The Mason City Globe-Gazette from Mason City, Iowa on February 1, 1945 · Page 16
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February 1, 1945

The Mason City Globe-Gazette from Mason City, Iowa · Page 16

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Mason City, Iowa
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Thursday, February 1, 1945
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Page 16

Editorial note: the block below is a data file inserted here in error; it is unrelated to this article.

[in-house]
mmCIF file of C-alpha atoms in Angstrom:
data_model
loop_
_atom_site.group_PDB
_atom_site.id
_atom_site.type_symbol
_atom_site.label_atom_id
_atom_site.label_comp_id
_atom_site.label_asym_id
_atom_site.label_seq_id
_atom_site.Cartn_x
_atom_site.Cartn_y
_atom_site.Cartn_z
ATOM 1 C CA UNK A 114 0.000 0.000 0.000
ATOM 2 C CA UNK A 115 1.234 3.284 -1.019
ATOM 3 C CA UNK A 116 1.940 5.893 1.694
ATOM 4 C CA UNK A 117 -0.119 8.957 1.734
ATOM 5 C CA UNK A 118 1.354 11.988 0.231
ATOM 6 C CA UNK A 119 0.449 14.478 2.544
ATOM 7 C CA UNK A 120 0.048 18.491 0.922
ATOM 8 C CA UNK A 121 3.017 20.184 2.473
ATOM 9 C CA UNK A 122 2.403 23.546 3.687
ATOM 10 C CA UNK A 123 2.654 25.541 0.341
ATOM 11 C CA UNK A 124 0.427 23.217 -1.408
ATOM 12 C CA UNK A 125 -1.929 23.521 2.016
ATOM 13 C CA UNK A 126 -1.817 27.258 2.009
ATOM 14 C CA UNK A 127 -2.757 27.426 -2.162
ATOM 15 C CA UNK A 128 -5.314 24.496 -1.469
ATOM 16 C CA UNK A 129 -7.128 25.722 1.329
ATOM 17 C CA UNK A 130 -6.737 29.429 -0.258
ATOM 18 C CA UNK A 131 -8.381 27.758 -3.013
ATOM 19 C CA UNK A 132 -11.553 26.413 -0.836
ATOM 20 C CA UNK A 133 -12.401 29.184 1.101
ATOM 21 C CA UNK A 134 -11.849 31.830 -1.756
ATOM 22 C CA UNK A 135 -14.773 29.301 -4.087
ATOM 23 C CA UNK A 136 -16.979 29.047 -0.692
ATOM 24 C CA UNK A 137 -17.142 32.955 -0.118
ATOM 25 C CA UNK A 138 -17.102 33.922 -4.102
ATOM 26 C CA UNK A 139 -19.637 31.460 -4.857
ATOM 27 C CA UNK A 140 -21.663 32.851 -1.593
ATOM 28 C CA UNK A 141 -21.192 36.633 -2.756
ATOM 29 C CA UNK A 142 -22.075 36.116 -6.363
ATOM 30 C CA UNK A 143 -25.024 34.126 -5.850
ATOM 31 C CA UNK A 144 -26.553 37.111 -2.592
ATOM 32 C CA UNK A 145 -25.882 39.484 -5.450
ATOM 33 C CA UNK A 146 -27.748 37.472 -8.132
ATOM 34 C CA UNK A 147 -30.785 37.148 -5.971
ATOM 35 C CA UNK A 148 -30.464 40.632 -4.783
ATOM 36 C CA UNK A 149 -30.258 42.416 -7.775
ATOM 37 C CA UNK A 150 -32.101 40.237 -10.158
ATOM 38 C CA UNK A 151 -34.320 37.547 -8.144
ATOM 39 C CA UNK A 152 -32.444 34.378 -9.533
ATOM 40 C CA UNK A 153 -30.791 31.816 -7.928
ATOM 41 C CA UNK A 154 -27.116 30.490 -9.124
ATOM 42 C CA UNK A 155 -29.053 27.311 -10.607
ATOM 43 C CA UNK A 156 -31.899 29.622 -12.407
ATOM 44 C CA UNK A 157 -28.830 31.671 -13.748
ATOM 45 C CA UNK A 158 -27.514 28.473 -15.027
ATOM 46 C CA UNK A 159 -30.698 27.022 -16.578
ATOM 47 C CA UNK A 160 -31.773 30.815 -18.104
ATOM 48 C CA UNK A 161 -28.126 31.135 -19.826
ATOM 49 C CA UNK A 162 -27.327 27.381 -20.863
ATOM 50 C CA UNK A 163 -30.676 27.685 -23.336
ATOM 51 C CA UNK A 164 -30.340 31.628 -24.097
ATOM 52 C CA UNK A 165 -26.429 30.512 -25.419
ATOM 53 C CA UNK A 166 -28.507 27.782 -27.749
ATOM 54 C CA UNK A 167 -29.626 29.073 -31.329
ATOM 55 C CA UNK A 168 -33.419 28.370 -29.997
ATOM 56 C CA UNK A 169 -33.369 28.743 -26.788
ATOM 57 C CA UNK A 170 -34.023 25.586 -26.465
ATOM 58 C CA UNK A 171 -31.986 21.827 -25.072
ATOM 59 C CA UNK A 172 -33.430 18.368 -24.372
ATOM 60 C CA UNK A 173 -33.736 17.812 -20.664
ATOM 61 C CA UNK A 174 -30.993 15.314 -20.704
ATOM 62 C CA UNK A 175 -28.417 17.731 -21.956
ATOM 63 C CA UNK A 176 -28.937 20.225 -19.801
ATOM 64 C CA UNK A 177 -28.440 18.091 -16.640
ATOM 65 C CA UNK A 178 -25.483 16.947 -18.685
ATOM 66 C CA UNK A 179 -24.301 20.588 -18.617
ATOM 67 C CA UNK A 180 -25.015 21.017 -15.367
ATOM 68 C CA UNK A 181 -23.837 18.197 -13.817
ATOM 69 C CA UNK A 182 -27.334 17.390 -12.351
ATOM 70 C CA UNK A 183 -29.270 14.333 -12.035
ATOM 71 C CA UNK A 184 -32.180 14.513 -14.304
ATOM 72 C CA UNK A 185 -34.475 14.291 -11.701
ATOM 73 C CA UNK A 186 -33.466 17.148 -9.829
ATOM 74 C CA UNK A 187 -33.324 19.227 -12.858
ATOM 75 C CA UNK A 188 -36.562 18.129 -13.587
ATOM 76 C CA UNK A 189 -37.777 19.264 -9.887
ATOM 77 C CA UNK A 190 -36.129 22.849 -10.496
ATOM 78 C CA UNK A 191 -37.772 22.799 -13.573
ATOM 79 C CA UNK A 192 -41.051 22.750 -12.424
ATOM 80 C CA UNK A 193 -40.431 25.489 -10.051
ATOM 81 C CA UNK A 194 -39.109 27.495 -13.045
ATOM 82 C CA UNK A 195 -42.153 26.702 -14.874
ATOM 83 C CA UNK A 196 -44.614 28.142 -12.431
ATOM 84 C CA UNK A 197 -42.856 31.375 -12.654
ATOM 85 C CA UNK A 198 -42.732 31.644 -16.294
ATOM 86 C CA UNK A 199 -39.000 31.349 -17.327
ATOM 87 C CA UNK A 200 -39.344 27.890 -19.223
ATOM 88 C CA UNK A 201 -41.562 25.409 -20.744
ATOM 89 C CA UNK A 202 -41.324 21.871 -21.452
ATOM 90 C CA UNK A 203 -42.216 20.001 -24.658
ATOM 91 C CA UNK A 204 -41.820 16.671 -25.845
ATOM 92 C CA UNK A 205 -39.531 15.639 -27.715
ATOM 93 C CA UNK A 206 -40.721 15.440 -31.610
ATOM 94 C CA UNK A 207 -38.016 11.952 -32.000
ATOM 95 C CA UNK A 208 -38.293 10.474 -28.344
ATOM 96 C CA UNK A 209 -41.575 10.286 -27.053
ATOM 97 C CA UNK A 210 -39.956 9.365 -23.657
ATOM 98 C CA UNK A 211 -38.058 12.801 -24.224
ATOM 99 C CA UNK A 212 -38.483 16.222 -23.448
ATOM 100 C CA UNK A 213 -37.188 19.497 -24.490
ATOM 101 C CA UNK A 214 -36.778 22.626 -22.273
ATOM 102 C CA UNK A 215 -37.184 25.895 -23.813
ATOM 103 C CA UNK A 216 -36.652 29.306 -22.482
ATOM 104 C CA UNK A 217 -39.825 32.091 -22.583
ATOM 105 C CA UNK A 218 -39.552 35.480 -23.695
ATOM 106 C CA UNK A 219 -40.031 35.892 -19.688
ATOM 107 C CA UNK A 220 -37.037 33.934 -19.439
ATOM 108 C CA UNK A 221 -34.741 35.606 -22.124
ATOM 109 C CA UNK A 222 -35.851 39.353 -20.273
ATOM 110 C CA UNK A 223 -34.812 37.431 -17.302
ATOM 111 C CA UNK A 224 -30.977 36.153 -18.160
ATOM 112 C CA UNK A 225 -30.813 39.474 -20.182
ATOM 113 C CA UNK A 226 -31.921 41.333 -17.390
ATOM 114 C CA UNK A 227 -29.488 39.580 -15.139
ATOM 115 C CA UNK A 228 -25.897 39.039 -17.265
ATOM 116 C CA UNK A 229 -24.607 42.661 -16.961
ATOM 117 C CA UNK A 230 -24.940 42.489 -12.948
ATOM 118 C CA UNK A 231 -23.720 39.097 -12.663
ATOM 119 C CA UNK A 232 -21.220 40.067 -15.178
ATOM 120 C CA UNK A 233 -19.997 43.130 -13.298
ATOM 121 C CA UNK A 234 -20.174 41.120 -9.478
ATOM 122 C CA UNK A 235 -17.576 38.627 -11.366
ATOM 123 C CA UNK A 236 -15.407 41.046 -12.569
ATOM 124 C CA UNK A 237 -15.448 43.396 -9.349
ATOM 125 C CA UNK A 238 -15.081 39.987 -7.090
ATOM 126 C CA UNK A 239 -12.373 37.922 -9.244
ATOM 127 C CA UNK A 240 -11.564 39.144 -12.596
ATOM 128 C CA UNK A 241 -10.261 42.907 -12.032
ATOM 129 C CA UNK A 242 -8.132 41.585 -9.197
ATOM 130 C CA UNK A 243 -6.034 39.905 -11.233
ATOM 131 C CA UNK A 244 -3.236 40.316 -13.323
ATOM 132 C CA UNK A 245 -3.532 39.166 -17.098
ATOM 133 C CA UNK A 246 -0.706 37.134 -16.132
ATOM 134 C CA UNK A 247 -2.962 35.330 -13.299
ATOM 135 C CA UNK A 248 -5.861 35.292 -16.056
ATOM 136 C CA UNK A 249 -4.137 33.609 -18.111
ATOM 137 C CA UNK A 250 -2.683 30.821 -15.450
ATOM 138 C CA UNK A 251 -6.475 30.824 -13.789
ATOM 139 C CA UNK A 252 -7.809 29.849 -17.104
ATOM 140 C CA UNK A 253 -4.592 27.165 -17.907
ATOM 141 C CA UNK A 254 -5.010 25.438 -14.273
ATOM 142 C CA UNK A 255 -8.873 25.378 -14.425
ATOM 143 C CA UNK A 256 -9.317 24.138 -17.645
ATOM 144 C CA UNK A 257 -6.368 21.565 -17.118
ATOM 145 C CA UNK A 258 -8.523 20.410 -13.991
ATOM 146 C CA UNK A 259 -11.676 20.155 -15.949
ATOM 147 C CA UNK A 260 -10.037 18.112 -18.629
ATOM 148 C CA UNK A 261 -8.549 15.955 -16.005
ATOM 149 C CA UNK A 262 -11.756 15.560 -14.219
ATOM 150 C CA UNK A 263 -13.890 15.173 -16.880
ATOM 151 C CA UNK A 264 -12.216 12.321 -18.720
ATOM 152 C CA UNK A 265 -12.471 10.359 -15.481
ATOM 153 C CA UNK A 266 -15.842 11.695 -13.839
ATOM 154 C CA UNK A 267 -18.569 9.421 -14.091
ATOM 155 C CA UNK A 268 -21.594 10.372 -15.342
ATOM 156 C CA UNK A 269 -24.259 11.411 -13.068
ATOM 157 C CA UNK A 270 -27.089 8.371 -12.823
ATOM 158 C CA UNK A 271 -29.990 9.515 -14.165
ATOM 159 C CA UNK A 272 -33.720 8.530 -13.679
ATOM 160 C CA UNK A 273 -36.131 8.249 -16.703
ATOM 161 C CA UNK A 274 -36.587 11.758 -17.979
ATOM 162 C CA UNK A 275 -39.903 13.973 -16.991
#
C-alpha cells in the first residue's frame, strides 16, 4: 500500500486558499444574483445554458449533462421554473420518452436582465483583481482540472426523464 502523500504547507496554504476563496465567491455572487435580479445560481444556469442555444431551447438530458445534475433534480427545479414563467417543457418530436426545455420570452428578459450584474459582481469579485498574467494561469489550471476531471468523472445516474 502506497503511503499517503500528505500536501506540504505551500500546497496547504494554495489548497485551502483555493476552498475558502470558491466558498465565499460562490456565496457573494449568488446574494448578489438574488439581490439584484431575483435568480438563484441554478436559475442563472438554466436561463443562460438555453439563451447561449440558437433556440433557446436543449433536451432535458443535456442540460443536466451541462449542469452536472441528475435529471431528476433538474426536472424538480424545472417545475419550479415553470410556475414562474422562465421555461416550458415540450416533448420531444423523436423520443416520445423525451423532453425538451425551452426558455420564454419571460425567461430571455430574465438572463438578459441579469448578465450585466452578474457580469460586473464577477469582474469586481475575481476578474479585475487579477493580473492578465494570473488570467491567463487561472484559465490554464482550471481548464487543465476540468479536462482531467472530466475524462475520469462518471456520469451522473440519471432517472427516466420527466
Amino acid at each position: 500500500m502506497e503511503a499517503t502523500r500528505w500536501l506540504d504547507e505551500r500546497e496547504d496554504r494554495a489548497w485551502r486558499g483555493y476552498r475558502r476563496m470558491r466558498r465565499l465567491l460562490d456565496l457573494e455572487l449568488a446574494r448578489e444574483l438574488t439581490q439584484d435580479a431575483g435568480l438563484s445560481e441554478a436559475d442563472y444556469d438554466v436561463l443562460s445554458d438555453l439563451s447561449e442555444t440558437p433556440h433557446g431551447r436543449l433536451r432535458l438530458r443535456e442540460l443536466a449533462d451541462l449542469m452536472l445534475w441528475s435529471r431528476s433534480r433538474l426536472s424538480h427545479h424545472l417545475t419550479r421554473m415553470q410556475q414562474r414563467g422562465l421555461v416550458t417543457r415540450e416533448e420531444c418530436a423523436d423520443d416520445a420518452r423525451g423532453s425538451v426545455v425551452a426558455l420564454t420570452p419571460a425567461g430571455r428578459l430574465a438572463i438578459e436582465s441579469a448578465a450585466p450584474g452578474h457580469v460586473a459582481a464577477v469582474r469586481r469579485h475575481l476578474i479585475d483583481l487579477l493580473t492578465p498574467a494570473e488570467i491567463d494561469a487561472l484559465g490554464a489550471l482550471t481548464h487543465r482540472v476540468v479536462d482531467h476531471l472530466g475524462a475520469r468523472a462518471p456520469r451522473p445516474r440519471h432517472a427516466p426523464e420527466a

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16 THURSDAY, FEBRUARY 1, 1945 ' ' · GUNNEK MISSING Rockwell -- Mr. and Mrs, Nels Peterson received a message from the war department Tuesday stating their son, Ray, was missing in action over China. He was tail gunner on a B-17 bomber. Mrs.Clarks lowan Member of Same Church Over 50 Years Algrona--Mrs. IX W. Keith, In point of years of membership, is the town's, oldest church goer. Joining the Baptist church here, Jan. 27, 1895, she has had no other church home. She has been active in all departments of the church and for the past 7 years has been president o£ the Mission society of the chdrch. MASON CITY GLQBE-GAZETTE Bo to an Death March Comes Bock-- Young Men and Old *.,..,,· By RUSSELt BRINES Sixth Kanjrer Battalion Camp, ward the death American Rangers " and Filpiih guerrillas. ' A convoy of ambulances am trucks transported the rescued captives back to absolute safet; and freedom--except for 2 of th where 513 prisoner, o[ xv DIAMOND BROS Open Evenings Sundays Across From Sears, Roebuck GRAPEFRUIT LARGE, CRISP BUNCHES CARROTS.. 17c NEW, CRISP CABBAGE 2 Pounds Peek · ^ RED TRIUMPH OR Cobbler POTATOES '. 64c DRIED PEACHES 35c RADISHES 3 for lOc FANCY. URGE HEAD LETTUCE lOc CALIFORNIA NAVEL, ORANGES _4c FANCY MIXEcT CANDIES 29c APRICOTS NAPKINS CRACKERS 2 Pound ·**» Bo* ZOC _ VELVET DIAMOND'S BEST COFFEE Pound Jar . PEACH 8 CHERRY WHOLE Creen PEAS 1 Pound : 12C MARASCHINO CHERRIES 16-oz. Bonte 40c Qu 3! DIAMOND'S BEST OATS 19c - or Regular, -Ib. Box . . . . COOKY SALE DO NOT OVERLOOK THIS SPECIAL AVALON SANDWICH ,, 19c FIG BARS Ib 22c CHOCOLATED, ,,290 'COOKIES SALERNO BUTTER DIAMOND'S, BEST PURE VEGETABLE SHORTENING 3 67c THOUSANDS ARE USING IT -- ASK YOUR NEIGHBOR ABOUT IT. GUARANTEED PERFECT DIAMOND'S BEST MILK I Cans 25c Mushrooms 4'/2-or. Can . 44c MASON CITY -- STAMP NO. 35 GRANULATED SUGAR PUMPKIN . 2'/z C 14c No. 2/z Can NK 62c THOMPSON SEEDLESS RAISINS 2lbs 25c GOLD MEDAL FLOUR Pound Boa PILLSBURY FLOUR CHOCOLATE SYRUP --··- * » » » m » , "i\is PILCHARDS Fancy White Meat LUX FLAKES VAN CAMP'S BEANS Tomato Soup lie PETER PAN P'ntit Butter 28c OXYDOL, R1NSO, IVORY FLAKES, DUZ, GOLD DUST Imported Black OOLONG TEA, 1 Pound rescu by 513 who died enroute. No men ever received more sincere homage than these lean, ragged captives -who had come back from death. For 4 miles they fallowed a lane outside the American lines rid- mg in vehicles and- grass lined FJhpiao carts. Thousands of soldiers from the reinvasion army formed an impromptu parade in their honor, flanking both sides 01 the return route. No men ever tried more valiant- Jy to regain th'e pride which the Japanese, had smashed and to'con- trol their.emotions as these captives whose first glimpse of the almost, forgotten outside world came this evening. _ Behind (hem was. the awful hopelessness of Bataan and Corregidor, and nearly 3 years of un believably brutal imprisonment. Finally, stunningly swift rescue and an all night forced march of 25 miles, the last of several-marches for them. The first meeting of these soldiers and the trim officers of the present campaign was a tense, brave effort to,spaa 'the dead years. Several of the prisoner officers had retained their tarnished badges of rank, worn proudly on ragged shirts above shorts which had been patched and repatched Some wore old campaign hats some overseas caps with compan) insigne, and one had retained his old prewar type helmet. There -were old men with grey hair, dazed, sunken eyes. Severa were surprisingly young looking men, still keen and freshly shaven. Some were back to almost nor HIGHEST FEE-WAR QUAIJTX A Delicious Treat with Poultry or Meat Kropman Grocery $1.50 up 43c 19 9lh STKEET X. E. ROASTED CHICKENS - Also Fresh Dressed CHICKENS Delicious Golden Brown Crust Home-Made -f -I BREAD, Any Kind 11C PIES, CAKES BUTTER, Pound ... FOLGER'S COFFEE 1 Ib. 31c 2 Ibs. 59c CHOCOLATE CREAM COFFEE, 29c Ib. Very Delicious VEGETABLE SOUP--20c qt. Fresh Every Day Bring Your Own Container Canned Peas, Corn, " . String Beans, Milk- DILL PICKLES SWEET PICKLES Complete Line of FRUITS VEGETABLES Heinz Tomato Soup '..... I2c Mrs. Clark's Noodles .. 19c, lie Dixiana Pancake Flour .. 27c Blue Star Potato Chips lOc, 26e Kaiich House Pancake Flour 12c Salada Tea. !4 Ib 25c Wonder Bread mal weight because the Japanese garrison left temporarily Jan. 5 and the prisoners broke into the plentiful stores which had been long denied them. There were also those who limped from Beri- Beri, legs scored by tropical ulcers and other diseases, and, of course, there were those who looked up helplessly from litters. They tried proudly to be soldiers, carrying themselves at attention when talking to officers. One man who did this crept into a truck and sank back exhausted a minute later. These men Hvere so happy you could see new life flowing into them, yet most of them found ft difficult and confusing to return to Ibis world. Perpetually wear- in? a broad (Tin; .some would start a conversation with "Hello, Yank,-glad to see you." And then there was nothing more they could say.. They talked pleasantly when they could but many spoke hesitantly. Even the most robust young man had been enfeebled somewhat from- malnutrition because of their diet of 3 tiandfuis of rice daily with a few sweet potatoes for those who worked. Some lost as much as 108 pounds. They remembered b u d d i e s whose bodies had been heaped into massed graves. Finally, last year they were allowed to make a. tidy cemetery. · All along the line as I rode, truck after truck passed, the occupants, showing some uncertainty, some hesitancy. They glanced eagerly at the new weapons and helmets of soldiers who lined the road. They peered far ahead at the plain stretching interminably-with no barbed wire, no guard to bar their free passage. Little by little they talk of food, chiefly, these, captives who have collected 6,000 recipes during internment. Then they talk of wives, children, sweethearts; and parents from whom the majority have heard nothing for more than 3 years. Among the few possessions carried out in their quick departure were 25 word messages from loved ones and a few pictures of wives, children and grandchildren. 'They talked-in low tones of Japanese brutality and the death march of Bataan, of the final terrifying week of, bombing and bombardment which hit Corregidor, of men dying like flies, of disease, of 10 hours daily in prison camp under the hot sun in fields, or waist high in water of rice paddies under hard eyes, of frequent beat- £s and shootings. These experiences lay heavily upon them. Details .were painful to recall. Yet many of them fore- swore the probability of returning home immediately to stay and drop just a few Japs first.' ' -Prisoners had -heard the pre- Invaslon bombardment of Luzon and news of the landing, but the rescue came as a complete aur- prise. It erupted suddenly, with the rattle of automatic weapons just as the ship's bell, which was the camp tjme piece, tolled 1SOO (7 p. m.) over the weary tired men. Most of the prisoners headed for the ground or the floor, thinking the gunfire meant the Japanese were liquidating them-a fate many had long expected. Then they saw the Rangers. ,, O? 6 said, "Tafce it easy fellows, the Yanks are here." Anther hauled a Yank prisoner from the floor saying, "We got this place, Pal." It all happened so quickly most of tfcem couldn't believe it was true. But their feelings were fin y · a n of 11 "" who said, Boy, these Bangers sure showed us American power." , Ba . c . k , at the 92nd evacuation hospital the dream gradually be- came real as they were given medical care, toilet articles and showers. The captives gradually relaxed as they realized they were not dreaming, but were actually free men again. To prepare for a winter campaign in Germany, the army conducted extensive tests in northern Canada. Mr^Clarks t*ftC* p.0^\ 9VtOO v INE MOK TfNDfR MORE OfUC/005 MACARONI ONCE FOR QUALITY ONCE FOR PR/CE ^ KtlP M«cts DOWN MEATS ' saSSfsgL.. i ^W . . ' . . . . CHICKENS 39* » SWEET GIRL CUTSUP 16 C Bottle 30 Point* STEWING BEEF TONGUES ££H 37* "· Sucked C. S- CKADKD GOOD ROUND STEAK . ,, Pt'BE . *"· GROUND BEEF . u SELECT MEATY SPARE RIBS ... u AMERICAN CHEESE ·££· WINTER CAUGHT WALLEYED PIKE u .KXAaasa AND MUSED WHITING . . . . . . ^ SLICED OLEOMARGARINE American Beauty, 3 Points, Per Pound. 23C WHEATIE3 "Breakfast of Champions/' 8-0*. Pkg lOc STALEY'S Crystal White 5-Pound Glass Jar SYRUP "A GRADE" ALICE BRAND PORK BEANS .. NATIONAL PAN ROLLS . . . . . 1 NATIONAL JUMBO EOT* WHITE BREAD . ,, SAI.KRXO BUTTER COOKIES FORT DEARBORN !SODA CRACKERS . 21 G CO.HE AGAIN PEANUT BUTTER JBI.VE 1.ABKI. KARO SYRUP .. KXTBACT BurneH's Vanilla . ^-^ PEP FEST . SALAD MUSTARD . *£* f JJEW WAT TO DRINK VTTAMTN8 BORDER'S HEMO . ££ r GLOSS ' ARGO STARCH . . . ^ MAKES ODORS VANISH QCTCKLV VAJIISH CLEANER «* 44c £% 34e FKU ,,» AND VEGETABLES C A B B A G E B - V E X T R A C T W I L S O N LUX SOAP 3 cow. 20c TOILET SOAP MW, CAXJ* «iv^ K» ---CARROTS . . BRAplFRUrT ORilMGES IwTAfbES ..5 WHITE CELERY mf · fllk«« to*^« j^^yc stalk CRISP. TENDER I V O R Y S O A P TOILET S O A P Tf hb · · -- · -Bead tetuice I V O R Y SNOW SOAP POWDER IMPERIAL VALLEY ICEBERG. « SIZE Each